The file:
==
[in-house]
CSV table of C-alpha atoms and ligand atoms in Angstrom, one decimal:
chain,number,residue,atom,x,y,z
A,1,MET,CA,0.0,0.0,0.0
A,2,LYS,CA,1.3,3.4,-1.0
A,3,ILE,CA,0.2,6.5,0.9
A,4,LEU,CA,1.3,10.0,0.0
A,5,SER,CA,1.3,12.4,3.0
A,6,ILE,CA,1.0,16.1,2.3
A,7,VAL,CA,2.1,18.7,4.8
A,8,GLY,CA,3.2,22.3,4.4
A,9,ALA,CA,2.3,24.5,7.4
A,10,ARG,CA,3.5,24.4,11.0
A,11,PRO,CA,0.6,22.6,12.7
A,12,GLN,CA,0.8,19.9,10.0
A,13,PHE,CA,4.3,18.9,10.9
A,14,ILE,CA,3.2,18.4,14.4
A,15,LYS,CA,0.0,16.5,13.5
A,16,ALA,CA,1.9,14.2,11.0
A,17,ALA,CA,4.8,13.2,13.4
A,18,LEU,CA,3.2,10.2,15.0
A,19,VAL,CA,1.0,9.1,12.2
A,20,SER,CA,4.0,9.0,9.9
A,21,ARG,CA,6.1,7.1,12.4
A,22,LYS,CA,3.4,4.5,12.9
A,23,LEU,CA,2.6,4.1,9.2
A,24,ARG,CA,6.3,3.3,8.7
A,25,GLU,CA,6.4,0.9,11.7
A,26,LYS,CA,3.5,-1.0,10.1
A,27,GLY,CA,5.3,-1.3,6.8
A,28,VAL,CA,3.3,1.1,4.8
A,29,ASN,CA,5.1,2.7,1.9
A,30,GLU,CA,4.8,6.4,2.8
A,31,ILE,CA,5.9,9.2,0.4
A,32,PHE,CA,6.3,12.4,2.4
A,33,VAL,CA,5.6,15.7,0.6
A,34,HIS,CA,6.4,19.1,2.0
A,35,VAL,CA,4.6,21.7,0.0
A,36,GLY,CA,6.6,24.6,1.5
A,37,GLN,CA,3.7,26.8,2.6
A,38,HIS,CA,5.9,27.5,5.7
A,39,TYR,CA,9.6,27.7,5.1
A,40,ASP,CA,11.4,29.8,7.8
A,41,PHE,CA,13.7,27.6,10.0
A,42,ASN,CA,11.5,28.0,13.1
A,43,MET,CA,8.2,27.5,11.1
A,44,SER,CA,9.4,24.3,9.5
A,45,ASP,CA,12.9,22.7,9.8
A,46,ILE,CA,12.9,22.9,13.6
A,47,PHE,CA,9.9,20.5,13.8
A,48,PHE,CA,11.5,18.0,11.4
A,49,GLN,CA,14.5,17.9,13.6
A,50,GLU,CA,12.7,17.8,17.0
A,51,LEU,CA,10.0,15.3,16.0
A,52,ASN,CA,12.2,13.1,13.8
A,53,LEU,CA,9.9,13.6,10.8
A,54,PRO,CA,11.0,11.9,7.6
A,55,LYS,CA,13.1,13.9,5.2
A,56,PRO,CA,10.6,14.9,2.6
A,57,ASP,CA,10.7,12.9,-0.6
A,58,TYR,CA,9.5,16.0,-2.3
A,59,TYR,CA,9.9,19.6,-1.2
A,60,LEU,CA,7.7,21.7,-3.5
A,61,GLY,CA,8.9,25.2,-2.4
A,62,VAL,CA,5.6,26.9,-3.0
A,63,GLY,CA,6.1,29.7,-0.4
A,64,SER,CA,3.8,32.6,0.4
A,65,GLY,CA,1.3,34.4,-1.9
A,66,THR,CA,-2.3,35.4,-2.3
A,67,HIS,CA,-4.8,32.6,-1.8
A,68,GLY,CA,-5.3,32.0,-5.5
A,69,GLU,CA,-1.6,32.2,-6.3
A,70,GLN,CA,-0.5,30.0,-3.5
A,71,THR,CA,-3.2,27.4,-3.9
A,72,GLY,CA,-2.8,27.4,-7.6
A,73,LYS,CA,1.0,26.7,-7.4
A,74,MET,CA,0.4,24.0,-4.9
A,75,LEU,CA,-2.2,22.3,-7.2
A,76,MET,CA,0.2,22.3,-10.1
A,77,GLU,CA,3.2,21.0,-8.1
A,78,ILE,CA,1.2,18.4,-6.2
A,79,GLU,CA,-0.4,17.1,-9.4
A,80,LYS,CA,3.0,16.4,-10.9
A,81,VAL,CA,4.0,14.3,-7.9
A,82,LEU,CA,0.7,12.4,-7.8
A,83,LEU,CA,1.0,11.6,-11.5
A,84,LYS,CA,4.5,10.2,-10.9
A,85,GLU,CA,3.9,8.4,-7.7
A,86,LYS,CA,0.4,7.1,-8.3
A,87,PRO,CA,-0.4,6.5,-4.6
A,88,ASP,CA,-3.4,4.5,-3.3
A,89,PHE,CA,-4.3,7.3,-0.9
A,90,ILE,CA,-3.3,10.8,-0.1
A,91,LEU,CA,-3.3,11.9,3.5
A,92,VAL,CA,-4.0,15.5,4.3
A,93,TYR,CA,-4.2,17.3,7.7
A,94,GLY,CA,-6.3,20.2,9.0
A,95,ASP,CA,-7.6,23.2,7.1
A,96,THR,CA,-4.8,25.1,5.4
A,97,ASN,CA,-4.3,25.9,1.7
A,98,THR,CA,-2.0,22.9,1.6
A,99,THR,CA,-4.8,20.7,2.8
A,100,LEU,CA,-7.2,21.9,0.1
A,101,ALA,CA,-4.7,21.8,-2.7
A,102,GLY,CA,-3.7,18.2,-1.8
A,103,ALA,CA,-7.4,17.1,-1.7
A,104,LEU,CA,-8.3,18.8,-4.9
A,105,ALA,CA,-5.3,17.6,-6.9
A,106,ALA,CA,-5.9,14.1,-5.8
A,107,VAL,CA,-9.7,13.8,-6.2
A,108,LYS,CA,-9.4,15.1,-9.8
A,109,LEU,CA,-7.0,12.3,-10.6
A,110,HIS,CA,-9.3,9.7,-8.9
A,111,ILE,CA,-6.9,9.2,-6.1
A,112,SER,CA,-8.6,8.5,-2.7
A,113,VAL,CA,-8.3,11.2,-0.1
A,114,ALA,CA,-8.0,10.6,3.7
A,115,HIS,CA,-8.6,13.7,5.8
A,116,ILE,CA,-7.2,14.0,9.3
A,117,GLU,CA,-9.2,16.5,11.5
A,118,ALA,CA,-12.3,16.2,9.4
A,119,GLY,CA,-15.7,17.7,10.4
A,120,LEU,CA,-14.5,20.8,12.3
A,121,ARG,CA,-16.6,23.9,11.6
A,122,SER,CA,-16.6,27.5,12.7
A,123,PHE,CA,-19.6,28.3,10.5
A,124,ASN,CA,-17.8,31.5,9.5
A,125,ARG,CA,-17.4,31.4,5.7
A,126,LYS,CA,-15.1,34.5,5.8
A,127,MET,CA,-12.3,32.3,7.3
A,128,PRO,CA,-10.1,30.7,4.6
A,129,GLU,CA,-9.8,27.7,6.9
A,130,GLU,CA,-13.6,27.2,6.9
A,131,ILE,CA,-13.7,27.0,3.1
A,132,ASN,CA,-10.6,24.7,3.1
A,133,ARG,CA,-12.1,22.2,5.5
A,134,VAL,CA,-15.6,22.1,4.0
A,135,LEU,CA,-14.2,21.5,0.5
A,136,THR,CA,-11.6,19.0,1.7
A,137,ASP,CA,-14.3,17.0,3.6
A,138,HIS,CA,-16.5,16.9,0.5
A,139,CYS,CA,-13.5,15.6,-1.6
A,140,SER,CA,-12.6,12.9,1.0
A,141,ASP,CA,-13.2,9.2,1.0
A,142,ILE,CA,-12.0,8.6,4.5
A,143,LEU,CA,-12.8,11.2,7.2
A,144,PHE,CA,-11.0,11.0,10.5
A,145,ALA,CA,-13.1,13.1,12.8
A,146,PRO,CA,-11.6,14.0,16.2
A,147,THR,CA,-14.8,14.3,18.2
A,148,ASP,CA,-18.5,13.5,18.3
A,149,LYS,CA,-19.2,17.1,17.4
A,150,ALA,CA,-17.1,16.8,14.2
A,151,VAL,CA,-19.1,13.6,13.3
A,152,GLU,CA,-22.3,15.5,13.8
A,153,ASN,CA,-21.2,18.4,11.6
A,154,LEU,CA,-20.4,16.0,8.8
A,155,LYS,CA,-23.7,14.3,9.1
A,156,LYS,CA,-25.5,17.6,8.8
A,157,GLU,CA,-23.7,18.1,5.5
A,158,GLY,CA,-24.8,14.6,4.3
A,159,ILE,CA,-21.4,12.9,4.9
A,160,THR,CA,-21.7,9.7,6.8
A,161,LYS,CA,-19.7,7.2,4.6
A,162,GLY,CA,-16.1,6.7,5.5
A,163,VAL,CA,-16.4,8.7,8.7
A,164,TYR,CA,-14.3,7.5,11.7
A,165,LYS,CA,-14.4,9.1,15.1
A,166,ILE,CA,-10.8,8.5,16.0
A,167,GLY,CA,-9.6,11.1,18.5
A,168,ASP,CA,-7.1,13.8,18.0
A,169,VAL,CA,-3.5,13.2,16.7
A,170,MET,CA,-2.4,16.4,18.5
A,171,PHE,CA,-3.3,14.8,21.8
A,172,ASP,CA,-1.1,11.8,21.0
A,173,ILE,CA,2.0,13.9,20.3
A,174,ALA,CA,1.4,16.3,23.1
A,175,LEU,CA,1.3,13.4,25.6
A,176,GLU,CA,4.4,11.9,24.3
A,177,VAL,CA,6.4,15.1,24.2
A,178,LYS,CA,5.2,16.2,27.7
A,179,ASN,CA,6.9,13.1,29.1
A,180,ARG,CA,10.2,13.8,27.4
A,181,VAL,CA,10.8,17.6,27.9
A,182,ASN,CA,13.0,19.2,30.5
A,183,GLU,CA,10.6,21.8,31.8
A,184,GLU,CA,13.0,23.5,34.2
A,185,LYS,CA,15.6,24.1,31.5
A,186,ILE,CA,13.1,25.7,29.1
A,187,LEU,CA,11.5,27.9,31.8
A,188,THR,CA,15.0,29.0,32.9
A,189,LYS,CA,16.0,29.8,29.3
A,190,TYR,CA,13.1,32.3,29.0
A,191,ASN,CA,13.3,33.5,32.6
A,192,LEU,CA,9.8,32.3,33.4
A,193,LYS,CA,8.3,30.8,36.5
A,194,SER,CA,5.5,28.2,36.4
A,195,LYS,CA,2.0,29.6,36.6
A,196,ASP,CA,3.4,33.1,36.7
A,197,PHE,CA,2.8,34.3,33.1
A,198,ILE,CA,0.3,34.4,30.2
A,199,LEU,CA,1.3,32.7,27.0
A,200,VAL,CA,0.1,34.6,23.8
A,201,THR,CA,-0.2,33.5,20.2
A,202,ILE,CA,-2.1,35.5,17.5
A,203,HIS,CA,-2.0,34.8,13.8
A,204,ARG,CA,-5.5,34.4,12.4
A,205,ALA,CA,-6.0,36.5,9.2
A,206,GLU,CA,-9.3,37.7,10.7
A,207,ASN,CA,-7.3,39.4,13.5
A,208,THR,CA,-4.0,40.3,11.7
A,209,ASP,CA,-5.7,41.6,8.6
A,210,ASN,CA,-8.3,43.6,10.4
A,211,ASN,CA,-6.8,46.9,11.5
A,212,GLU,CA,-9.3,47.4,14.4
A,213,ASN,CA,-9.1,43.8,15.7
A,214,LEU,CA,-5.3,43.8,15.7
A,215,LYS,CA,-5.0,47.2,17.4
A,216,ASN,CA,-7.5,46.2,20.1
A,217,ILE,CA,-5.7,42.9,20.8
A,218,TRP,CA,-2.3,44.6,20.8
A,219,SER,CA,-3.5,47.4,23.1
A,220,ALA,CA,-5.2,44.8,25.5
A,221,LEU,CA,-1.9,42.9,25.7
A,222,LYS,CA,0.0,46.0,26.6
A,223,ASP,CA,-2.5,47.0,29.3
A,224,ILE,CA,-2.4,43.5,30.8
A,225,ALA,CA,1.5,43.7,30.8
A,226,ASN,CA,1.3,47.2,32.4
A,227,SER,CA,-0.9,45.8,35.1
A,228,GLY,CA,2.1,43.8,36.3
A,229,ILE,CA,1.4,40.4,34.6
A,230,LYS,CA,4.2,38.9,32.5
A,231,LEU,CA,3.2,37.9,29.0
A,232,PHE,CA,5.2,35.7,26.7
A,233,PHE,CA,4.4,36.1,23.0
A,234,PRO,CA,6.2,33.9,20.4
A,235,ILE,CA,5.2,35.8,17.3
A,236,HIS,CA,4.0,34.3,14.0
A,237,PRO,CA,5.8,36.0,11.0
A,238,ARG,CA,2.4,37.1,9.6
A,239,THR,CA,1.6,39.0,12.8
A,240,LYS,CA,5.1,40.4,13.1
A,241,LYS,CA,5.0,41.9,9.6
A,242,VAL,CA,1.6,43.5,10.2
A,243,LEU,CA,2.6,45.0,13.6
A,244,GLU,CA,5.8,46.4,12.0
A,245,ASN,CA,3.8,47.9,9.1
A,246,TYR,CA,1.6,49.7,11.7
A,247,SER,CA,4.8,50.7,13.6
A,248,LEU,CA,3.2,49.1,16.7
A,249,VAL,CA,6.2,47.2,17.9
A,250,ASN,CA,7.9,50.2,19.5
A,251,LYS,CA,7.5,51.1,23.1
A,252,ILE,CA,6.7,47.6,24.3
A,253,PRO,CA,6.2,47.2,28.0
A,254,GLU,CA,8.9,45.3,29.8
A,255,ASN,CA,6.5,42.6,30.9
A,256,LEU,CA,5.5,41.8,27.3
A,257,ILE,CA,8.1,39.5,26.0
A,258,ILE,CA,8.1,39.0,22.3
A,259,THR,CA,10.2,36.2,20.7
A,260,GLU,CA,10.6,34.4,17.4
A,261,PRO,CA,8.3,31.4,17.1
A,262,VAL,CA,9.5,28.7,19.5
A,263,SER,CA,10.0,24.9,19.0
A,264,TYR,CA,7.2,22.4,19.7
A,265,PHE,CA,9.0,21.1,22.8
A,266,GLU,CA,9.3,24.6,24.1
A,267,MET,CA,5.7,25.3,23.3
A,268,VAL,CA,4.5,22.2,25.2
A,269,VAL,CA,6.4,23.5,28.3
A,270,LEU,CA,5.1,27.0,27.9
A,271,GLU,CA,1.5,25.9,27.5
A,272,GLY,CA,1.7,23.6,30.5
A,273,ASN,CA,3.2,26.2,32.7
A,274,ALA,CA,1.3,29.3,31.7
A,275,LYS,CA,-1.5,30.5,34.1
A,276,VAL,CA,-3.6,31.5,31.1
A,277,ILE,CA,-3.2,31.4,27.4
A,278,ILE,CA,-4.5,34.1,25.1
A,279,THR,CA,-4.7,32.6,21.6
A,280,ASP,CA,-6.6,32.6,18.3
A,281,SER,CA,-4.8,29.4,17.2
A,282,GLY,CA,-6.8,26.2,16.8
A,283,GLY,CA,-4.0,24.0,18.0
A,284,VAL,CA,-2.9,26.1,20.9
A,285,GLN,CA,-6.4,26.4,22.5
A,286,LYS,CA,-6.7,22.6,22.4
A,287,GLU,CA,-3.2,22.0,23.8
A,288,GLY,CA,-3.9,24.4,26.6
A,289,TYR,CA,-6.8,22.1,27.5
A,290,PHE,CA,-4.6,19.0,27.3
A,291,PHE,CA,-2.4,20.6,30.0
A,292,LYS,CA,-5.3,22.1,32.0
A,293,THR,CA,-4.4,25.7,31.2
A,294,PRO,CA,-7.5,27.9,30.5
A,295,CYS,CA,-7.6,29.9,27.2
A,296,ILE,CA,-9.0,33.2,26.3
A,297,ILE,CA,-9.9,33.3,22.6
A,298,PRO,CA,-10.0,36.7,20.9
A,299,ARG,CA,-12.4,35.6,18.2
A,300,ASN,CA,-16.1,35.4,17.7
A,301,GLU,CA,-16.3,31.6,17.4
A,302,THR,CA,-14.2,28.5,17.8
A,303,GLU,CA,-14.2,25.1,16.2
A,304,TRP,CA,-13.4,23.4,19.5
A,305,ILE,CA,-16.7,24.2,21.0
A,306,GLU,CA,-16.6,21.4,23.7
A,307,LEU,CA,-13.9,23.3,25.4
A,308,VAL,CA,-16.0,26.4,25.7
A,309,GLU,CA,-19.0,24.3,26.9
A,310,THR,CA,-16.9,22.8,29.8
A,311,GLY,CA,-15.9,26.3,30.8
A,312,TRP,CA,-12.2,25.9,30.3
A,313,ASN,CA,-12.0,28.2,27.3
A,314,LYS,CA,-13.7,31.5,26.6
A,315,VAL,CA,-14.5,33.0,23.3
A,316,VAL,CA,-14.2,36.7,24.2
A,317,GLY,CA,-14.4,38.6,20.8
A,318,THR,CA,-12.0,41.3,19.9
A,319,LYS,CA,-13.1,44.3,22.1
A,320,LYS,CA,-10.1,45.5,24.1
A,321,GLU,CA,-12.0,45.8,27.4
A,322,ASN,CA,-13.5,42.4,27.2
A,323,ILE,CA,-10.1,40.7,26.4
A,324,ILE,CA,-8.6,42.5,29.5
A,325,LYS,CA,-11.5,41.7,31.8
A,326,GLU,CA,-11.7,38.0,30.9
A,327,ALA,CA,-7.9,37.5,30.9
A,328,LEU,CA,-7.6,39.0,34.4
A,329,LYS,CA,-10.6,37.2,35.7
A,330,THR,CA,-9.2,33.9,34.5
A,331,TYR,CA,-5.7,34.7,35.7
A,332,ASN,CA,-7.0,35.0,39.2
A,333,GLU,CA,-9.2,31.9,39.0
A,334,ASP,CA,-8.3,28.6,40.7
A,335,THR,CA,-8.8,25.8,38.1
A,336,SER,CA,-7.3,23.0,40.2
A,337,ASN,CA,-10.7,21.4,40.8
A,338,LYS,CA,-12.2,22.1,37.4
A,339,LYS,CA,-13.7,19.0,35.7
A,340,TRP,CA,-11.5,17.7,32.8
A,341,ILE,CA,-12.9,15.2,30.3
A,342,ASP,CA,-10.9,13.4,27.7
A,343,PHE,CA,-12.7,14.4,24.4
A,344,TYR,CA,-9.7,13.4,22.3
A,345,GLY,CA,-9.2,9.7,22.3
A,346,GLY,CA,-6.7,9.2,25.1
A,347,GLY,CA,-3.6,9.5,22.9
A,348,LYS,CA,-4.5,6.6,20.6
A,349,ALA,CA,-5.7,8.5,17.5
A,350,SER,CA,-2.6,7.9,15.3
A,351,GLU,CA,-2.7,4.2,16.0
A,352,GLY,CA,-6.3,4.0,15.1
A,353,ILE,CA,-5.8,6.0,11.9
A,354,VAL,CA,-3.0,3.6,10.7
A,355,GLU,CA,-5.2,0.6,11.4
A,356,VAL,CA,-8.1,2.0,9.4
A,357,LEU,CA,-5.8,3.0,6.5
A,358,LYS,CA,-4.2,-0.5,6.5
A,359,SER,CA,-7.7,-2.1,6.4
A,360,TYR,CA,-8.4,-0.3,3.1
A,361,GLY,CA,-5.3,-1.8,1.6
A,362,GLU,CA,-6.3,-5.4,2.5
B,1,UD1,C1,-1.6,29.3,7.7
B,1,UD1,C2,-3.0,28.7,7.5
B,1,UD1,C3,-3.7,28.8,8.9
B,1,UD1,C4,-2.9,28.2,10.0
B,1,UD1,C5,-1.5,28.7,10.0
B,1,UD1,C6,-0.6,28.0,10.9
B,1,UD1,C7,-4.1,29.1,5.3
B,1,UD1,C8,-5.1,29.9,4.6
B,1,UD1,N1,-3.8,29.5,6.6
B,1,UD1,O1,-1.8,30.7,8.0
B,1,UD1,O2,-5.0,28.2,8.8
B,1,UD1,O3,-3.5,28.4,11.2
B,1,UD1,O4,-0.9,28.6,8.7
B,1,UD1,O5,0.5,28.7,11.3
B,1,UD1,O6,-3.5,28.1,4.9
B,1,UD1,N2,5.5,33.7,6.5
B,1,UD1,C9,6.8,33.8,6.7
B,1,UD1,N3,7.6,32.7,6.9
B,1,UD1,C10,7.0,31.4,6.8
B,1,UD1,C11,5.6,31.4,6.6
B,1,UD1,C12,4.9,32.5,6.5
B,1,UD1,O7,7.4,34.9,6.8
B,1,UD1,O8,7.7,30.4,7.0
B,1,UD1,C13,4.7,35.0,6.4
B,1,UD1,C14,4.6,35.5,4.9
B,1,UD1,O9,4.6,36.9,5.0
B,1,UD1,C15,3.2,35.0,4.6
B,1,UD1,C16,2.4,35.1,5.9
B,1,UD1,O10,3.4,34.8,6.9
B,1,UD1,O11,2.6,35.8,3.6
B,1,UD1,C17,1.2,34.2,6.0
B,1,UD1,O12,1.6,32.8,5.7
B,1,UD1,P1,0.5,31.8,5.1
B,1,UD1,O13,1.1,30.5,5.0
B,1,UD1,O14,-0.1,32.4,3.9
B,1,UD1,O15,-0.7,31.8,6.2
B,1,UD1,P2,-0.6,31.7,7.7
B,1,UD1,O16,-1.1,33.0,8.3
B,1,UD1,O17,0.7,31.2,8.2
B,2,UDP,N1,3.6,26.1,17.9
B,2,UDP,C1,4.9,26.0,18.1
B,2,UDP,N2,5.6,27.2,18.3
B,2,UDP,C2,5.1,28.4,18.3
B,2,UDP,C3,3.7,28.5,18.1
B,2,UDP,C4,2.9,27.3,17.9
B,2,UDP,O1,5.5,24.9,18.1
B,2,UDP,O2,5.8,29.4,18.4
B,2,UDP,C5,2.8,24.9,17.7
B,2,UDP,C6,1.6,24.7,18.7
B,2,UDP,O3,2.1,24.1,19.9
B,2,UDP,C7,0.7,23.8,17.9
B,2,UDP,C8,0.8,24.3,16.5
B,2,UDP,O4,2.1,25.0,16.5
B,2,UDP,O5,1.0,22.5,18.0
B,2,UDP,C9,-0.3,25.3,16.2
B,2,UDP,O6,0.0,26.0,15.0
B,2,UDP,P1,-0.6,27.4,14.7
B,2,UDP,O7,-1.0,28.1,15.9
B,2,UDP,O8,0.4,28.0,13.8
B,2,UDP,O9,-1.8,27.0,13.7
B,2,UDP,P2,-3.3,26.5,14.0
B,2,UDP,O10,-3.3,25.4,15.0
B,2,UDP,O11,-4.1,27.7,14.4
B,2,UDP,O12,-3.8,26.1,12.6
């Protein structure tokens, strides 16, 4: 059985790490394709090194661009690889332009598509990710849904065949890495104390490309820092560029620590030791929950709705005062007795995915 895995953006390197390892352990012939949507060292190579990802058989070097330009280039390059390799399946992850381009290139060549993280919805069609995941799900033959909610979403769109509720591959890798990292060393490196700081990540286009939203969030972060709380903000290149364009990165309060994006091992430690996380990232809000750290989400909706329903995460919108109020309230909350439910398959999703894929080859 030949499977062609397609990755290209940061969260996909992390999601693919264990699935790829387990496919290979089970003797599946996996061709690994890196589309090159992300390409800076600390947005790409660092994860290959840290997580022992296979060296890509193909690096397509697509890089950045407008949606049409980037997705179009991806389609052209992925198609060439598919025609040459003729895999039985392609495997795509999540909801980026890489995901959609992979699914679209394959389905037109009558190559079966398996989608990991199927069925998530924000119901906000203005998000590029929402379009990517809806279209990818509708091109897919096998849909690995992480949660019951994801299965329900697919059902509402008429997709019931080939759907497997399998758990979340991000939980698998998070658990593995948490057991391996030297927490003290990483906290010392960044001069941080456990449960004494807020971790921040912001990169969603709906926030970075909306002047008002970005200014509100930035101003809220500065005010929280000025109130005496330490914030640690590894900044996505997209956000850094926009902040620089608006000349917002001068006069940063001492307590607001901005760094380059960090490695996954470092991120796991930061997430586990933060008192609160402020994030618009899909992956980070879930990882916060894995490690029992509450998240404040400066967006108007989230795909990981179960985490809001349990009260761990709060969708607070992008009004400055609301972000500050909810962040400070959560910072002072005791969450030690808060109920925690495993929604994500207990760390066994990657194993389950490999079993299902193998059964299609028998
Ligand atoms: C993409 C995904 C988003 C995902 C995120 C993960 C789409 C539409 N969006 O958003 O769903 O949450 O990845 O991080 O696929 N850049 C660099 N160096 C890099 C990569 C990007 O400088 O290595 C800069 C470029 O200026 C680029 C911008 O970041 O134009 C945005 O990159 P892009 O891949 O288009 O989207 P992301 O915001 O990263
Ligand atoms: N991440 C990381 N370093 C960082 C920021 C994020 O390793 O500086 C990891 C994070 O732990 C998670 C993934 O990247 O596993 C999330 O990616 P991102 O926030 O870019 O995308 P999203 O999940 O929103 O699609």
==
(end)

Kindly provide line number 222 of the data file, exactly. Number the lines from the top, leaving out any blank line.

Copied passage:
A,219,SER,CA,-3.5,47.4,23.1